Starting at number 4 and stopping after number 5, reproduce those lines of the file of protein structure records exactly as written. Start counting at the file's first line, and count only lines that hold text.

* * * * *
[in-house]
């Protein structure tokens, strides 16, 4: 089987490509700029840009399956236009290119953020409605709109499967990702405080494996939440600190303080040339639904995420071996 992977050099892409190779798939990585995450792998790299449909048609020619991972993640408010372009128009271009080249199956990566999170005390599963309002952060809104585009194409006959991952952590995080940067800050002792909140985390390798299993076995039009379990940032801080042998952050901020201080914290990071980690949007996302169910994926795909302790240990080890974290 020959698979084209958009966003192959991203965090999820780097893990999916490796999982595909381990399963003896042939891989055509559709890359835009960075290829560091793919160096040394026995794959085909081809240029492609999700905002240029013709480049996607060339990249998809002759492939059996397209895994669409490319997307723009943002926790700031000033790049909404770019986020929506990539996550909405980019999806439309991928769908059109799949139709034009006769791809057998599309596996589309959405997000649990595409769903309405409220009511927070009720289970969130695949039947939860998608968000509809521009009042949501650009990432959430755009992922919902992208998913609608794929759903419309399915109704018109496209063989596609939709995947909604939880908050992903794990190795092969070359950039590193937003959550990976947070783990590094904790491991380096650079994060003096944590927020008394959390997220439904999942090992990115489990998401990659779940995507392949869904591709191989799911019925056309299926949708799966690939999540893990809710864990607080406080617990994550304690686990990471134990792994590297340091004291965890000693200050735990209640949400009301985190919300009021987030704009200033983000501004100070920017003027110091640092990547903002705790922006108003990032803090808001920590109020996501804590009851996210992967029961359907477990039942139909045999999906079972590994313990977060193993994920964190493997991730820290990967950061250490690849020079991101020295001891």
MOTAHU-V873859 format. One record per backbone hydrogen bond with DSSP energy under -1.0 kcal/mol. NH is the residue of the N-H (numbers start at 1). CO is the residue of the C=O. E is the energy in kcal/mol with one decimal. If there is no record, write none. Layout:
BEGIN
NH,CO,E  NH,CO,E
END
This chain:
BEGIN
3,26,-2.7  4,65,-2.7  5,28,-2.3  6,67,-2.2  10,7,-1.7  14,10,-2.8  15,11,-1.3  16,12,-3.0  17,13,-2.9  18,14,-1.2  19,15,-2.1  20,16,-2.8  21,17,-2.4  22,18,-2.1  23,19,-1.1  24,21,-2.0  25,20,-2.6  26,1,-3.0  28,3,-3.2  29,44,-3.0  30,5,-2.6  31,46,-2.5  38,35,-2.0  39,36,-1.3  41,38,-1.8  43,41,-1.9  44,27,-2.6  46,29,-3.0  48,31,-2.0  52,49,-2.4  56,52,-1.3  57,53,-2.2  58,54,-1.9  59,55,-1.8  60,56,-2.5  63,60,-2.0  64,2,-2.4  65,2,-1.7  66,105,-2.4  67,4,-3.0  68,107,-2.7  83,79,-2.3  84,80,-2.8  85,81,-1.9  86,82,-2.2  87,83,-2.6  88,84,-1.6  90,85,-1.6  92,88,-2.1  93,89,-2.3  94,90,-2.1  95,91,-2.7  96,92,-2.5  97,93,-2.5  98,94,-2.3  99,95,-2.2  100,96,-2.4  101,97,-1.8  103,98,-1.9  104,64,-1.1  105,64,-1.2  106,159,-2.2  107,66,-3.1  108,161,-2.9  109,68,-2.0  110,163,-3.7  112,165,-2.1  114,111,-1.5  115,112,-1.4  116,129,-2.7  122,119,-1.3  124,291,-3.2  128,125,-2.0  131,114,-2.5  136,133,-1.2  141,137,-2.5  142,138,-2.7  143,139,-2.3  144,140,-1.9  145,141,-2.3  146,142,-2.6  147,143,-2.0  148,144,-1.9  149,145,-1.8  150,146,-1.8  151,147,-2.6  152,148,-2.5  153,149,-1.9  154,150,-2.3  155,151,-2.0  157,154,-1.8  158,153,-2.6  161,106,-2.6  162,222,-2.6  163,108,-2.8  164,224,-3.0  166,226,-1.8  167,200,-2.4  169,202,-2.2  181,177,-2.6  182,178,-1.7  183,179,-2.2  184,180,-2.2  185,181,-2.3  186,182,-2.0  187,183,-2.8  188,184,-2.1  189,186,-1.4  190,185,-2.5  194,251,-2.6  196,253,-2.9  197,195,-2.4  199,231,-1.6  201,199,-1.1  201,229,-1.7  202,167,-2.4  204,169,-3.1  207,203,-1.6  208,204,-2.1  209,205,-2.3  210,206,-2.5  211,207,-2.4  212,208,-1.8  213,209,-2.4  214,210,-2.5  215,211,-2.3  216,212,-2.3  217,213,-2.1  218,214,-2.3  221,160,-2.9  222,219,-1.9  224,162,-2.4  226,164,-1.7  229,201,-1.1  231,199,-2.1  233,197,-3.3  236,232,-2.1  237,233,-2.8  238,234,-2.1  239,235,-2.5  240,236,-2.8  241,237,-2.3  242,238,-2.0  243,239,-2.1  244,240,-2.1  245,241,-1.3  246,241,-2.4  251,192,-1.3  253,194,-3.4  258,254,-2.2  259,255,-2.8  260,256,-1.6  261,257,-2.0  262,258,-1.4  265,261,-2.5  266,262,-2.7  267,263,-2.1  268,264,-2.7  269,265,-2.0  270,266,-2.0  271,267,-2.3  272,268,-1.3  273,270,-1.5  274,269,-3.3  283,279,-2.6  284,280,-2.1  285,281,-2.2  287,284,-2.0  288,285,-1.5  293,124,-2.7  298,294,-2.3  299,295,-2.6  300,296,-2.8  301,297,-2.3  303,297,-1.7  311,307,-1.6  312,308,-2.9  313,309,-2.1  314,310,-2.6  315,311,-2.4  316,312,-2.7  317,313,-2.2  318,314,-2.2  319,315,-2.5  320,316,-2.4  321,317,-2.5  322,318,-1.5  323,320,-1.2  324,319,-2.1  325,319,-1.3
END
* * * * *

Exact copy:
BEGIN
NH,CO,E  NH,CO,E